Driving with Homonymous Visual Field Defects: Driving Performance and Compensatory Gaze Movements

  • Thomas C. Kübler Computer Engineering Department, University of Tübingen, Tübingen, Germany
  • Enkelejda Kasneci Computer Engineering Department, University of Tübingen, Tübingen, Germany
  • Wolfgang Rosenstiel Computer Engineering Department, University of Tübingen, Tübingen, Germany
  • Kathrin Aehling Center for Ophthalmology, Institute for Ophthalmic Research, University of Tübingen, Tübingen, Germany
  • Martin Heister Center for Ophthalmology, Institute for Ophthalmic Research, University of Tübingen, Tübingen, Germany
  • Katja Nagel Daimler AG, Research and Development, Sindelfingen, Germany
  • Ulrich Schiefer Competence Center ”Vision Research”, University of Applied Sciences Aalen, Aalen, Germany
  • Elena Papageorgiou Department of Ophthalmology, University of Leicester, Leicester, United Kingdom
Keywords: homonymous visual field defect, hemianopia, quadrantanopia, driving fitness, compensatory gaze, head movements, eye movements, driving simulator

Abstract

Aim of this pilot study was to assess the driving performance and its relationship to the visual search behavior, i.e., eye and head movements, of patients with homonymous visual field defects (HVFDs) in comparison to healthy-sighted subjects during a simulated driving test. Eight HVFD patients and six healthy-sighted age- and gender-matched control subjects underwent a 40-minute driving test with nine hazardous situations. Eye and head movements were recorded during the drive. Four out of eight patients passed the driving test and showed a driving performance similar to that of the control group. One control group subject failed the test. Patients who passed the test showed an increased number of head and eye movements. Patients who failed the test showed a rightwards-bias in average lane position, probably in an attempt to maximize the safety margin to oncoming traffic. Our study supports the hypothesis that a considerable subgroup of subjects with HVFDs show a safe driving behavior, because they adapt their viewing behavior by increased visual scanning.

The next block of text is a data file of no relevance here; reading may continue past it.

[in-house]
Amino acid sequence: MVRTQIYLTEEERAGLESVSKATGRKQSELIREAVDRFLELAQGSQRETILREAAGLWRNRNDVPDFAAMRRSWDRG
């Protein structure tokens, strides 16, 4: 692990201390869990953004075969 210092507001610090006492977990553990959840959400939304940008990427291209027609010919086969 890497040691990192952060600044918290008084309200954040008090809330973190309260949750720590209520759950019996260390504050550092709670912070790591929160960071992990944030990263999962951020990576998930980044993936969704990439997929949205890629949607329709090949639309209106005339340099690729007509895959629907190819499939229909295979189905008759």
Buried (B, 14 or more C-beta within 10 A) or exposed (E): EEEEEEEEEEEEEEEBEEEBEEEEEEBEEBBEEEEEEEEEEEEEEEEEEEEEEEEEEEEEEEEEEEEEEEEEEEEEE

Published
10-12-2015
How to Cite
Kübler, T. C., Kasneci, E., Rosenstiel, W., Aehling, K., Heister, M., Nagel, K., Schiefer, U., & Papageorgiou, E. (2015). Driving with Homonymous Visual Field Defects: Driving Performance and Compensatory Gaze Movements. Journal of Eye Movement Research, 8(5). https://doi.org/10.16910/jemr.8.5.5
Section
Articles